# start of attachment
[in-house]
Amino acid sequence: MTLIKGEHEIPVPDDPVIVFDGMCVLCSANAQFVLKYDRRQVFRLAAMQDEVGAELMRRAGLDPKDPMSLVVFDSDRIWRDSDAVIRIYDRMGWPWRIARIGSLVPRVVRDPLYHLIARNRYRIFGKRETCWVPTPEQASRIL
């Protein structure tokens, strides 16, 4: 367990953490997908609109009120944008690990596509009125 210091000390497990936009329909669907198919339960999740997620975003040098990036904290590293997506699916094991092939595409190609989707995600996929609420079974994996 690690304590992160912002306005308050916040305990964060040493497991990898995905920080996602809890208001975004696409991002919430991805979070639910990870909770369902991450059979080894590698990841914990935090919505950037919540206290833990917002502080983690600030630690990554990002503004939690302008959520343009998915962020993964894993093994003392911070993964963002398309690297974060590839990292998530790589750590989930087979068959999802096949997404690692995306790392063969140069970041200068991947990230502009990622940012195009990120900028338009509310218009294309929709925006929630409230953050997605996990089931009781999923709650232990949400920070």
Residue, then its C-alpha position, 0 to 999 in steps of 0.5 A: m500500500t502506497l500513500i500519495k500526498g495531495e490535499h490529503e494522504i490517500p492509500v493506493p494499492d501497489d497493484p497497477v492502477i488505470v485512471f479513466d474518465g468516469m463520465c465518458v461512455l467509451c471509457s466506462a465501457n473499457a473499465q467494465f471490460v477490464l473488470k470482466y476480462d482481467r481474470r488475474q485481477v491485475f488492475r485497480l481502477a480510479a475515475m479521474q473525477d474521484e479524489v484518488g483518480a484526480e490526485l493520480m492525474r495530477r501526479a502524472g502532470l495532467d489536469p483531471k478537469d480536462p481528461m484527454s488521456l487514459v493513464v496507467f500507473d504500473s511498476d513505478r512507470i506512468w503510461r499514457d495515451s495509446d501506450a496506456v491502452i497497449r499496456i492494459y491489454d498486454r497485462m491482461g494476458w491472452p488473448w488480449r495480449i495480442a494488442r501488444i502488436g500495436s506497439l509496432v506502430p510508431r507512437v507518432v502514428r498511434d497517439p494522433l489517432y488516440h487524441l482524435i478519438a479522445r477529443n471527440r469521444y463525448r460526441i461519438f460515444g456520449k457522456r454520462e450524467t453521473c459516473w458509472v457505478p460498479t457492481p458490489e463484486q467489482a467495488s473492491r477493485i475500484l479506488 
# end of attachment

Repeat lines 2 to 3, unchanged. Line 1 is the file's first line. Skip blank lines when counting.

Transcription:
Amino acid sequence: MTLIKGEHEIPVPDDPVIVFDGMCVLCSANAQFVLKYDRRQVFRLAAMQDEVGAELMRRAGLDPKDPMSLVVFDSDRIWRDSDAVIRIYDRMGWPWRIARIGSLVPRVVRDPLYHLIARNRYRIFGKRETCWVPTPEQASRIL
């Protein structure tokens, strides 16, 4: 367990953490997908609109009120944008690990596509009125 210091000390497990936009329909669907198919339960999740997620975003040098990036904290590293997506699916094991092939595409190609989707995600996929609420079974994996 690690304590992160912002306005308050916040305990964060040493497991990898995905920080996602809890208001975004696409991002919430991805979070639910990870909770369902991450059979080894590698990841914990935090919505950037919540206290833990917002502080983690600030630690990554990002503004939690302008959520343009998915962020993964894993093994003392911070993964963002398309690297974060590839990292998530790589750590989930087979068959999802096949997404690692995306790392063969140069970041200068991947990230502009990622940012195009990120900028338009509310218009294309929709925006929630409230953050997605996990089931009781999923709650232990949400920070």